30. National Urban League (Non-profit)
  31. New Venture Fund (NVF) (Non-profit)
  32. Opportunity Institute (Non-profit)
  33. Faith In Action (Non-profit)
  34. Planned Parenthood Los Angeles (Non-profit)
  35. Planned Parenthood of Orange and San Bernardino Counties (Non-profit)
  36. PolicyLink (Non-profit)
  37. Public Advocates (Non-profit)
  38. Resources Legacy Fund (Non-profit)
  39. Strategic Actions for a Just Economy (SAJE) (Non-profit)
  40. UnidosUS (formerly National Council of La Raza) (Non-profit)
  41. UNITE-LA (Non-profit)
  42. Women’s Foundation of California (Non-profit)
  43. Youth Policy Institute (Non-profit)
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Nonprofit Information

  • Accounting Period: June - May
  • Tax Exemption Received: December 1, 1952

  • Available Filings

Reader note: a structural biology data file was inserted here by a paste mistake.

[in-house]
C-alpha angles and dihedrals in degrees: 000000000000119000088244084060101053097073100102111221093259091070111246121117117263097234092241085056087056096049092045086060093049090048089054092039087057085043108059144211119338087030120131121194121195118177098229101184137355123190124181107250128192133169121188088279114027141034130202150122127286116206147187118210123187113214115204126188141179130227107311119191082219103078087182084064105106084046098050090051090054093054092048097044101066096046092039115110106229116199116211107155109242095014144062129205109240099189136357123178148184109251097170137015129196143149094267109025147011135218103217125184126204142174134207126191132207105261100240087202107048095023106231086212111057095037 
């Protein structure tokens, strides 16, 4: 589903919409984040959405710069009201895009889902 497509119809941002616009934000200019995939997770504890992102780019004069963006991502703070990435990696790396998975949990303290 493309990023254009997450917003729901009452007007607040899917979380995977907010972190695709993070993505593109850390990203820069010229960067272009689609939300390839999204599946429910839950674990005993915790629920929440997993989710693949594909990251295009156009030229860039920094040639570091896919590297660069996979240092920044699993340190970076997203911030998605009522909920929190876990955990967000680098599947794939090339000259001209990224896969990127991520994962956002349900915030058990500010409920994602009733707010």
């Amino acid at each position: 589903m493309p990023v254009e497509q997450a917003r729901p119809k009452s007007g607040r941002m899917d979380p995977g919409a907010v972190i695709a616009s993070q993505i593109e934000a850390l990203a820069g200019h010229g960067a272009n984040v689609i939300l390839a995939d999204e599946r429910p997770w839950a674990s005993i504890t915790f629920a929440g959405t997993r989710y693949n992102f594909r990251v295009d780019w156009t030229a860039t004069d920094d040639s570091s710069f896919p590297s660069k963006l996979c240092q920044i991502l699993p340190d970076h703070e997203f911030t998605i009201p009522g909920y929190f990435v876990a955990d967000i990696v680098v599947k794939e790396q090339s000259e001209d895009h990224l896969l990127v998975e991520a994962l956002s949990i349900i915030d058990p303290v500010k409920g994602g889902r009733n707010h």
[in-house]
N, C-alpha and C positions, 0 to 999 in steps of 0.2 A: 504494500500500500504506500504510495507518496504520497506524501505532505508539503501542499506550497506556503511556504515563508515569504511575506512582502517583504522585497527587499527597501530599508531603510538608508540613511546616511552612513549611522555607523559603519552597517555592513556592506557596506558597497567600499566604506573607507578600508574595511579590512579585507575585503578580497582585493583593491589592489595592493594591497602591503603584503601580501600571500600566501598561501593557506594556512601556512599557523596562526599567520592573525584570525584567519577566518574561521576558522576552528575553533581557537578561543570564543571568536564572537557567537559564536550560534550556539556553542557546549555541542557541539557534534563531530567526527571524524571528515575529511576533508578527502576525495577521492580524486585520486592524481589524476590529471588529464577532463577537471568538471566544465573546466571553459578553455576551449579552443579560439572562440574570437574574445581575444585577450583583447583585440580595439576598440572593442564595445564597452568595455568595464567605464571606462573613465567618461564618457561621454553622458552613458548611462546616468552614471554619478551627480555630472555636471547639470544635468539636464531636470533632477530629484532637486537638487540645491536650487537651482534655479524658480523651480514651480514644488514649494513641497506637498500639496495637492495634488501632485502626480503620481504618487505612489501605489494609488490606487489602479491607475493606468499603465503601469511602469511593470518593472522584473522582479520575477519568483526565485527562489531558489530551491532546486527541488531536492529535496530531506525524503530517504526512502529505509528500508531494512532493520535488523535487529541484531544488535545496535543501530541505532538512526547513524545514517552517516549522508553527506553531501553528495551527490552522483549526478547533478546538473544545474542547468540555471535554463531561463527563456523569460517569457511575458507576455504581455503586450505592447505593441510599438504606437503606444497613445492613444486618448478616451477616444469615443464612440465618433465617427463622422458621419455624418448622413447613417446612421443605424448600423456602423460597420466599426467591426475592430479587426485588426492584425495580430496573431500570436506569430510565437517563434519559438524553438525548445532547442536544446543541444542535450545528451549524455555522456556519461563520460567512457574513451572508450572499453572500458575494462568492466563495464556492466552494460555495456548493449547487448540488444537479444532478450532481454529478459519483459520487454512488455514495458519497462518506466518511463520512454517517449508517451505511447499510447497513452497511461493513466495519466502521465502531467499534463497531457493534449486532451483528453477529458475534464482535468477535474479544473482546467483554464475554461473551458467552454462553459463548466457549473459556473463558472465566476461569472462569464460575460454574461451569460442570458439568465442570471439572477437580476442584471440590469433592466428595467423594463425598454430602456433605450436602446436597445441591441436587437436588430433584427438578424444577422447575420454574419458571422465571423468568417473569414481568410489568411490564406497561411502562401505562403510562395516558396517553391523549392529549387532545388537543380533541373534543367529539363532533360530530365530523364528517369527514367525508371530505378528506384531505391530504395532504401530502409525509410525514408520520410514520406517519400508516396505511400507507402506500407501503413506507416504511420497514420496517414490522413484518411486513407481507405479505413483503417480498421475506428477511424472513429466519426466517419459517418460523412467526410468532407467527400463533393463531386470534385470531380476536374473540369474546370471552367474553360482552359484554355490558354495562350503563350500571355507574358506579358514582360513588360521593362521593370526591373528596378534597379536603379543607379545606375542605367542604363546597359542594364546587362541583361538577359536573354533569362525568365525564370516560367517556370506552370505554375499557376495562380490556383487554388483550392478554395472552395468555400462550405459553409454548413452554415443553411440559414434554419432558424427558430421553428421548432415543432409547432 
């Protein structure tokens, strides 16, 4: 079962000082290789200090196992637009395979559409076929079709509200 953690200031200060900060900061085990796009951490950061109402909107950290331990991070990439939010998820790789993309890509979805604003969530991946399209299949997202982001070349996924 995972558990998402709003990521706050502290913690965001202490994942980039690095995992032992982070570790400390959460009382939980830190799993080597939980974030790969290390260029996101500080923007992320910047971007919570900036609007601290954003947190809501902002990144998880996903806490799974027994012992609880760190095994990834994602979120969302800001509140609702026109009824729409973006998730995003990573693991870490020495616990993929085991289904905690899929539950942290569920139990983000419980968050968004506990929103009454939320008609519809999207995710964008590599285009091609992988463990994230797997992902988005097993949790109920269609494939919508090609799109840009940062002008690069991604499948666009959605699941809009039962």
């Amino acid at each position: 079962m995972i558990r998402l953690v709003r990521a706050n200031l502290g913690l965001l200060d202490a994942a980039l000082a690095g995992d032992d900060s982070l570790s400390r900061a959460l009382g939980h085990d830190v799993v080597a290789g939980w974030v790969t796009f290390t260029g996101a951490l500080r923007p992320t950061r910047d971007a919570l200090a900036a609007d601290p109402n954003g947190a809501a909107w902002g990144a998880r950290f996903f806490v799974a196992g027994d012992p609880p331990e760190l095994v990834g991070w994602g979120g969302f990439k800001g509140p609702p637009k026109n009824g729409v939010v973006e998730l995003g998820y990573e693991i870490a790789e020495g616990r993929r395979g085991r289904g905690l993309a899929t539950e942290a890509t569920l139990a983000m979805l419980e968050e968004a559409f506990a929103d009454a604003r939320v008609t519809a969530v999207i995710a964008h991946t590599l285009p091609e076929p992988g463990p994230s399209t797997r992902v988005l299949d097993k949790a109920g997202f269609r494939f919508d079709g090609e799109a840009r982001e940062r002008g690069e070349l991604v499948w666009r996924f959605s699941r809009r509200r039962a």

Period Form Type Total revenue Total functional expenses Total assets (EOY) Total liabilities (EOY) Unrelated business income? Total contributions Program service revenue Investment income Comp. of current officers, directors, etc. Form 990
    2020 Jun Form PF $38,312,718 $35,387,864 $797,348,075 $15,886,646 $0 $0 $0 $0
    2016 Jun Form PF $18,797,631 $49,857,071 $738,759,707 $15,350,944 $0 $0 $0 $0 PDF
    2015 Jun Form PF $40,988,755 $46,643,230 $779,431,371 $12,914,451 $0 $0 $0 $0 PDF
    2014 Jun Form PF $59,508,576 $44,897,232 $798,922,695 $13,574,850 $0 $0 $0 $0 PDF
    2013 Jun Form PF $85,326,437 $42,356,738 $717,208,865 $12,529,169 $0 $0 $0 $0 PDF
    2012 Jun Form PF $42,316,990 $49,214,993 $698,343,478 $14,859,648 $0 $0 $0 $0 PDF
    2011 Jun Form PF $53,010,324 $41,175,842 $718,445,607 $10,279,634 $0 $0 $0 $0 PDF

    Additional Filings (PDFs)

    Weingart Foundation

    1055 W 7TH ST STE 3200
    LOS ANGELES, CA 90017-2557